On a Classic Angle
With baseball season underway, here are two of my most read posts about the game:

Opinions in the Shorts: Vol. 15

On the President’s Birth Certificate
I continue to be amazed that numerous partisans continue to maintain that President Obama was not “naturally born” in this country, thus the Constitution doesn’t support his presidency. Of course many of these people would claim fraud even if they pulled the certificate themselves from the Hawaii files.

I offer these two sources for the sensible seeking closure to this conspiracy theory.

FYI: Hawaii law only releases birth and marriage certificates to the person on the documents or their immediate relatives.

On Partisan Divisions
Is anyone tired of the opposing party giving their response after the president addresses Congress? Come on parties, start showing country-first behavior … yes that also applies to the Democrats the next time you’re out of the White House.

Although the call of socialism by the GOP against the President Obama continues to serve as red meat for the partisans, the language of socialism and idolization of Joe the Plumber serves as an intentionally-delivered divisive wedge. Why? Surely not for the purpose of working toward a constructive solution; therefore it is only aimed at regaining their political foothold. Nothing else and nothing more.

House Minority Leader John Boehner (R-OH) is calling for a spending freeze. How about starting with freezing Congressional salaries until the Federal government operates for two consecutive years without a deficit? Unfortunately, Speaker Pelosi (another problem) squashed that idea.

Senator Minority Leader Mitch McConnell (R-KY) states, “In just one month, the Democrats have spent more than President Bush spent in seven years on the war in Iraq, the war in Afghanistan and Hurricane Katrina combined.” Here’s the math.

On Earmarks
I’ve taken my shots at John Boehner many times, but he was correct to remind President Obama about his campaign stance on earmarks.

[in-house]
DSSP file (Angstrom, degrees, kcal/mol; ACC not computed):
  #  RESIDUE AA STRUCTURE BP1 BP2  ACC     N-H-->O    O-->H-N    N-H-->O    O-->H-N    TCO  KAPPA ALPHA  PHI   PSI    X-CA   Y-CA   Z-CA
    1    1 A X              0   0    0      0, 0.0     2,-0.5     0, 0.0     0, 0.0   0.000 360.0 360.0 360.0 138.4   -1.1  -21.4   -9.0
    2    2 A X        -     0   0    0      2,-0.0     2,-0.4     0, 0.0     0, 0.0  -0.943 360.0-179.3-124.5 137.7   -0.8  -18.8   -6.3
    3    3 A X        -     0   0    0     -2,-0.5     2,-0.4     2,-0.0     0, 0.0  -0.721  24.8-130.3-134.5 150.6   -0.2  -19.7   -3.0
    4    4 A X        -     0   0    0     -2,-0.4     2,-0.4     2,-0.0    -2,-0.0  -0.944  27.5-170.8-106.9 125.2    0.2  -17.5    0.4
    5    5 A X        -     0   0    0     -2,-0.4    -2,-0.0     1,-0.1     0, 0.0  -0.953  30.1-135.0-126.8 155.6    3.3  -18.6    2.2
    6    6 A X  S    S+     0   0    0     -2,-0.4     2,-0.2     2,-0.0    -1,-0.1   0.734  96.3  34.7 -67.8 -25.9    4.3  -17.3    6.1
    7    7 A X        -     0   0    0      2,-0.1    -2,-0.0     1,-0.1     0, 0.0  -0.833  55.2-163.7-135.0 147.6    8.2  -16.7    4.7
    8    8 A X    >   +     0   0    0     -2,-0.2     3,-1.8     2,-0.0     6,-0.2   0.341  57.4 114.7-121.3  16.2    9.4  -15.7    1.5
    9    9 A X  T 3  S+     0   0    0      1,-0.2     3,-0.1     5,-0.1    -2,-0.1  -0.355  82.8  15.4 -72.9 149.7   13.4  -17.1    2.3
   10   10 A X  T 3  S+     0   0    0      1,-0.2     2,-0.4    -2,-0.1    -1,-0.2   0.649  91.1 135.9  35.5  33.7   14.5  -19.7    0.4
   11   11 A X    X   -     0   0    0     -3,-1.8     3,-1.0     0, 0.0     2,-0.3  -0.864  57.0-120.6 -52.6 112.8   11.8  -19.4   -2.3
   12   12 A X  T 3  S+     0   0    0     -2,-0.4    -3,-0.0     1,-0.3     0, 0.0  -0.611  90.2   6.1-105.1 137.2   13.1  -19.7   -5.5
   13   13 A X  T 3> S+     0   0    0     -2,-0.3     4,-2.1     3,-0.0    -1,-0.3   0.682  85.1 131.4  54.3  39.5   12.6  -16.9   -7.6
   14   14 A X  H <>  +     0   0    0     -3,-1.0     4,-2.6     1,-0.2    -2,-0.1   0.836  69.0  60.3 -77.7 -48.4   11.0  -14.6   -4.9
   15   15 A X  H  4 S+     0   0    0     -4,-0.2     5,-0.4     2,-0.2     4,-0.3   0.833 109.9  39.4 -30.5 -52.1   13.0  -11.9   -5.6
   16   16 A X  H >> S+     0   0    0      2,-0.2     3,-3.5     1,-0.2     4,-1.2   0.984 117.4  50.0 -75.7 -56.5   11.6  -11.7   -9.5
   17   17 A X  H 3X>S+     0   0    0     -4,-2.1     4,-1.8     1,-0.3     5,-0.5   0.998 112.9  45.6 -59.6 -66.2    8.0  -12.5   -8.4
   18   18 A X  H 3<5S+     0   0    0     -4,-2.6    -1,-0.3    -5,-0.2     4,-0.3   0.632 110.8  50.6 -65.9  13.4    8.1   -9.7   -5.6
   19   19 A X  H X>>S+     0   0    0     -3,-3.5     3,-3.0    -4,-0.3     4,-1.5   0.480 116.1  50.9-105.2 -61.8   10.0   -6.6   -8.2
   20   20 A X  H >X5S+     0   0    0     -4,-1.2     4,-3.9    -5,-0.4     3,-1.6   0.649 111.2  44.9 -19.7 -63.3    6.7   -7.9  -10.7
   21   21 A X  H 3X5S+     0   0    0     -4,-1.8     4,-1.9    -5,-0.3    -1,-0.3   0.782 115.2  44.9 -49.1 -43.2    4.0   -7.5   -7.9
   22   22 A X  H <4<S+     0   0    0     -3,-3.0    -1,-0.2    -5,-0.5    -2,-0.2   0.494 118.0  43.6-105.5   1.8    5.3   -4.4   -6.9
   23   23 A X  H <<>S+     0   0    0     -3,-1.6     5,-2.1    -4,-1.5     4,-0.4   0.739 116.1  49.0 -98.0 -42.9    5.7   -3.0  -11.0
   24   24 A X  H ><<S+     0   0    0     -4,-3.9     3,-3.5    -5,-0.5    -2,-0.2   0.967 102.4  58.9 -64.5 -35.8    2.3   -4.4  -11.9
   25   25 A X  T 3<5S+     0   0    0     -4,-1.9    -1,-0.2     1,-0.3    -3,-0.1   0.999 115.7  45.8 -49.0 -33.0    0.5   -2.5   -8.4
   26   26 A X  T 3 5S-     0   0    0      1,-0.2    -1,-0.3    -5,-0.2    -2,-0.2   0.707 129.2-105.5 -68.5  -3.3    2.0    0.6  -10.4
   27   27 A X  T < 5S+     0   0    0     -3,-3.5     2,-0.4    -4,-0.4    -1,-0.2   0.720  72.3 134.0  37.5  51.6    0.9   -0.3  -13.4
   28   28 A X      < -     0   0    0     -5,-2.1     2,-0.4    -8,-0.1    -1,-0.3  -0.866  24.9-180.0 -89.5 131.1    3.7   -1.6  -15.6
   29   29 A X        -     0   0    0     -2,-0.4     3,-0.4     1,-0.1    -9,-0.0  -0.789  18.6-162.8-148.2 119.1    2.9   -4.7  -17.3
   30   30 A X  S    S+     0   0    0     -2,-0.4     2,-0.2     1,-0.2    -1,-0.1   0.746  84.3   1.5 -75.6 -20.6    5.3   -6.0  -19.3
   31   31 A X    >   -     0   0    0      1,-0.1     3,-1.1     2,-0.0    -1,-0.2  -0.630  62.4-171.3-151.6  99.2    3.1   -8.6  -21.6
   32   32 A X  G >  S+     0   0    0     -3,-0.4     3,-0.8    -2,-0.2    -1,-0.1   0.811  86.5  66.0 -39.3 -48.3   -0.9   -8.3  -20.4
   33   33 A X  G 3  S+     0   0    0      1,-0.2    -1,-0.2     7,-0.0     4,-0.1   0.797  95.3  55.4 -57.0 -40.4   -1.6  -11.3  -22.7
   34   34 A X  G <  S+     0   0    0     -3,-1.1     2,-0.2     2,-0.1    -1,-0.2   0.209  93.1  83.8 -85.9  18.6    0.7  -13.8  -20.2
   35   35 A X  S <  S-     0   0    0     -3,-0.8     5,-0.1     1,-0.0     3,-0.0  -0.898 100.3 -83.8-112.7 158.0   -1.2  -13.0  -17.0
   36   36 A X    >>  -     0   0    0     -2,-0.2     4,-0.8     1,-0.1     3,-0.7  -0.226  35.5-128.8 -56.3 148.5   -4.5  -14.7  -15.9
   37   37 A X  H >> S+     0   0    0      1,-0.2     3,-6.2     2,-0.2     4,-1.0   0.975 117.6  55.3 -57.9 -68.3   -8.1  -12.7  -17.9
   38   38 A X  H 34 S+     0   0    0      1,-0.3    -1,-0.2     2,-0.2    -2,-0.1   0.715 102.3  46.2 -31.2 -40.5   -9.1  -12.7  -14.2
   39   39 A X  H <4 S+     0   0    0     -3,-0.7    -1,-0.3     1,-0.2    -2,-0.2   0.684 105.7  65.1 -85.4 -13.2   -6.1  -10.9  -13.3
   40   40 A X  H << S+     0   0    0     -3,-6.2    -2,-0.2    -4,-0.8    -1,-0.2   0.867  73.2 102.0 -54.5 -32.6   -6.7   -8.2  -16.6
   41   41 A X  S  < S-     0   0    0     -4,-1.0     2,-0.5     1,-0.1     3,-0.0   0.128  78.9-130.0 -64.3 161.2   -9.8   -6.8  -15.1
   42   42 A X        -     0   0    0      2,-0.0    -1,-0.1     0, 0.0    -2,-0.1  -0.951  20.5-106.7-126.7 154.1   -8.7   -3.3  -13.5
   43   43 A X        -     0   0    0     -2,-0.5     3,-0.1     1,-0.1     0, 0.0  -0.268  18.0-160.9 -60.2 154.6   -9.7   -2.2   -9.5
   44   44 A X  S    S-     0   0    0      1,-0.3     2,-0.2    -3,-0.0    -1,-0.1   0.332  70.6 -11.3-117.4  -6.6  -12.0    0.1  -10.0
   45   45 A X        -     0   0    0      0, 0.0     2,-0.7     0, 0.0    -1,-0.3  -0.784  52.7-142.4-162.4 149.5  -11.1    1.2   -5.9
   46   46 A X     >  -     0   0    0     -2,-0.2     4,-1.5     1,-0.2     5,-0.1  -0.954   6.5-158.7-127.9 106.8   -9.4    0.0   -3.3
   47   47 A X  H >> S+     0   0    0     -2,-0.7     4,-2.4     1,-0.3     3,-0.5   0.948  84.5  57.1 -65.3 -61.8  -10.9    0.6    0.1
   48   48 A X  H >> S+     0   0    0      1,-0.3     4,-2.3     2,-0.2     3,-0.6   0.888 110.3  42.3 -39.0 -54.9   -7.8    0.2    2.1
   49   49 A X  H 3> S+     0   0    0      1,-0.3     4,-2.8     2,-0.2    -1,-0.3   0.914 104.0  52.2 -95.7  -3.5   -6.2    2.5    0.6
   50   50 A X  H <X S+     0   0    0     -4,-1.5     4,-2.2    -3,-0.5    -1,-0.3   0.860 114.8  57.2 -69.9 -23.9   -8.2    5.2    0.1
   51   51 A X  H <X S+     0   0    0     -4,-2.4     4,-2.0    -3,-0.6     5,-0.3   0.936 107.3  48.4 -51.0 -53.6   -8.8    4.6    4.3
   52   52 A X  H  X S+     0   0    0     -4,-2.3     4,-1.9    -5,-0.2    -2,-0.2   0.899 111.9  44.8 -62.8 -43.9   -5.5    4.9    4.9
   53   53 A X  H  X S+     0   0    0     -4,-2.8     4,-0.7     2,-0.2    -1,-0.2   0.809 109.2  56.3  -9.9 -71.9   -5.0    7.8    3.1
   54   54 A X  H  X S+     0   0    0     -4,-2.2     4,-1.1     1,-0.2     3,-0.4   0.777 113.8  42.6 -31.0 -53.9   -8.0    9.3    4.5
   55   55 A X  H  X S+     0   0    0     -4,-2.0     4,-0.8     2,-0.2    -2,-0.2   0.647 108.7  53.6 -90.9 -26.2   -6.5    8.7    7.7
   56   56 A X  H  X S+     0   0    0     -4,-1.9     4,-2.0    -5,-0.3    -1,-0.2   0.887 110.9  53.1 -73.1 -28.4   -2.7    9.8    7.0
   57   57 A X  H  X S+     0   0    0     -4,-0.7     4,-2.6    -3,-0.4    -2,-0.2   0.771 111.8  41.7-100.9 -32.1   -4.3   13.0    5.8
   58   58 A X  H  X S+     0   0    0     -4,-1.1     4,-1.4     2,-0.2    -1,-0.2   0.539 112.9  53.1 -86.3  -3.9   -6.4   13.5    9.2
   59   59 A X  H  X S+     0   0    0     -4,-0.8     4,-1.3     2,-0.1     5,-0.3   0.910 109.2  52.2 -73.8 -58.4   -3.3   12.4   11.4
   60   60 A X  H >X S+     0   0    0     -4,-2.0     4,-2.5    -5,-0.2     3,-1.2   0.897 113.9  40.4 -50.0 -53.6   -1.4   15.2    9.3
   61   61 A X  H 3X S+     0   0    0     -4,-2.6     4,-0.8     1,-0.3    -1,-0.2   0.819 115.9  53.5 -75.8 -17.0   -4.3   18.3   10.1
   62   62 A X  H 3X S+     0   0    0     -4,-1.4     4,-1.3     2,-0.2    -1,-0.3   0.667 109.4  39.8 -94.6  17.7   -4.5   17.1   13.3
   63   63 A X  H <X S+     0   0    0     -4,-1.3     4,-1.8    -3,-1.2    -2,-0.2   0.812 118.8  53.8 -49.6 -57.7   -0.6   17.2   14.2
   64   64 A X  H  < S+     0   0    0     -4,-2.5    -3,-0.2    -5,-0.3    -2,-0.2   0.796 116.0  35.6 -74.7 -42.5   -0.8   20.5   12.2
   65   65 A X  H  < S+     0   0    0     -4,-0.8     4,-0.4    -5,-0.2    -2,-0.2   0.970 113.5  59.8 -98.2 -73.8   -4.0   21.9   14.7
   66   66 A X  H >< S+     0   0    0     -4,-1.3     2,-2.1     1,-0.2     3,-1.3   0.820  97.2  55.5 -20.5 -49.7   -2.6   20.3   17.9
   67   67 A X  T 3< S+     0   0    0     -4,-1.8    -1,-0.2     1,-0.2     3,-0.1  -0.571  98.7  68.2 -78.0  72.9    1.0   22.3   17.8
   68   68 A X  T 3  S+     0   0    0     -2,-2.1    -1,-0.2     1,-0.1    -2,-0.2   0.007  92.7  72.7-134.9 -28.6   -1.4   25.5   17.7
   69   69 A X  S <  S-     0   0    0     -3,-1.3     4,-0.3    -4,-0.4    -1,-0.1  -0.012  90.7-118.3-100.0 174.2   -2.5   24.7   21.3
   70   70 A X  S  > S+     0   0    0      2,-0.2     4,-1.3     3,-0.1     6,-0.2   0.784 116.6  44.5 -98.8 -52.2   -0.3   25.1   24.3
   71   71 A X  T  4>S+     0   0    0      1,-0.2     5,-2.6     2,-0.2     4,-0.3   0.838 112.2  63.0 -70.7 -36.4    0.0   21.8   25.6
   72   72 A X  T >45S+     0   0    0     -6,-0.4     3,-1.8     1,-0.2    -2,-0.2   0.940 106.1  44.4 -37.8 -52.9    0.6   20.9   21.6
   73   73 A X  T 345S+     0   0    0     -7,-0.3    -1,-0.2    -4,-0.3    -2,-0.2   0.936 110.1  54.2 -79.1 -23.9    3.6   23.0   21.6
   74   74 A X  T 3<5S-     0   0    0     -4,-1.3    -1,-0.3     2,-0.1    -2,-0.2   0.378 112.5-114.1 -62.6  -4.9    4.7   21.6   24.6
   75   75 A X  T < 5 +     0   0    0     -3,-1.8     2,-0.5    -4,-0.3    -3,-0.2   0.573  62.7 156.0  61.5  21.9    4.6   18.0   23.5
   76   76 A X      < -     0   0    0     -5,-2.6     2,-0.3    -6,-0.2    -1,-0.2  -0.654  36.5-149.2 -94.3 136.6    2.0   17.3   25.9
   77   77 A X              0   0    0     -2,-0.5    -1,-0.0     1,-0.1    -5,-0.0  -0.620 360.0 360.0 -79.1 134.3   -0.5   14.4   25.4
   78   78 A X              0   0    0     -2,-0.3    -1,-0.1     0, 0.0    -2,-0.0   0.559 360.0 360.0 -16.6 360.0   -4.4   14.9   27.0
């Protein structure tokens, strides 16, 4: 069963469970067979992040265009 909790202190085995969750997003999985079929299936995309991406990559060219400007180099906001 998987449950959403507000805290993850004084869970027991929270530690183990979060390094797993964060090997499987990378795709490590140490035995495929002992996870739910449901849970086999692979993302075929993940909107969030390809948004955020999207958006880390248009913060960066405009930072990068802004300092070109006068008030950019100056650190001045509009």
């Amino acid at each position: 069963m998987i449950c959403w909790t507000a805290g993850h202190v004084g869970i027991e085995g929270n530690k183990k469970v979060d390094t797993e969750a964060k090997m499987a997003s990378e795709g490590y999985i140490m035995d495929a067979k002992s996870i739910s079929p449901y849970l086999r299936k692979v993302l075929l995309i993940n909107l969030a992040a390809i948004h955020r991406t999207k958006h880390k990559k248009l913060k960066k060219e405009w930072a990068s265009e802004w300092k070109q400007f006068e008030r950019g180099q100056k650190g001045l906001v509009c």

I know earmarks are actually a small percentage of the budget. People simply want efficient spending, which may be wishful thinking. For those wanting more on the Pelosi-Reid-led legislation of earmarks, here’s a source.

On President Bush
I continue to hope that neither Obama administration nor Congress will waste their time, effort, and money toward investigating the Bush administration. There are bigger and more important problems on the plate!

I just finished an article about loyalists working to preserve his legacy. One way or the other, time – and only time – will make that decision.

Federal Budget: Part 3: On Spending

Budgets have two primary activities: revenue (income) and costs (spending). A deficit occurs when spending exceeds income. Aren’t these two activities also important for a business’s bottom line? Aren’t these the same two premises important to our personal finances?

Many voters know that our federal government is inefficient and fiscally irresponsible. Senator McCain does blast earmarking, and to his defense, he’s hasn’t accepted earmarks. On the other hand, isn’t voting for a bill containing earmarks the same as accepting earmarks? Unquestionably yes. Senator McCain may not like pork, but he does enjoy the smell of bacon.

On the other hand, even if all earmarks were eliminated (and all else remained the same), a big annual deficit still exists, thus increasing the total debt. Senator Obama favors additional government for programs such as health care, meaning increased spending – thus the issue remains. Libertarians generally have a stronger stance regarding spending.

Many companies are in the news regarding layoffs to control spending. How often do we hear about the federal government downsizing? How often do congressional and White House staffs undergo a reduction in force?

The conservative Heritage Foundation provides the following graph showing spending over time. Consider going to the link to view other graphs about spending. (Once on the site, see the Next button in the lower right corner.)

Households From U.S. Bureau of the Census, Outlays from FY 2009 Historical Tables, Budget of the United States Government, Table 8.1.

Source: Households From U.S. Bureau of the Census, Outlays from FY 2009 Historical Tables, Budget of the United States Government, Table 8.1.

Many people know that federal spending is out of control, yet voters continue favoring incumbents and their spending habits. Today, the American saving rate is paltry; actually negative the past several years. Therefore, is it possible that voters are electing officials with the similar fiscal policies as the ones practiced in their own lives?

Next Post: The Budget Dilemma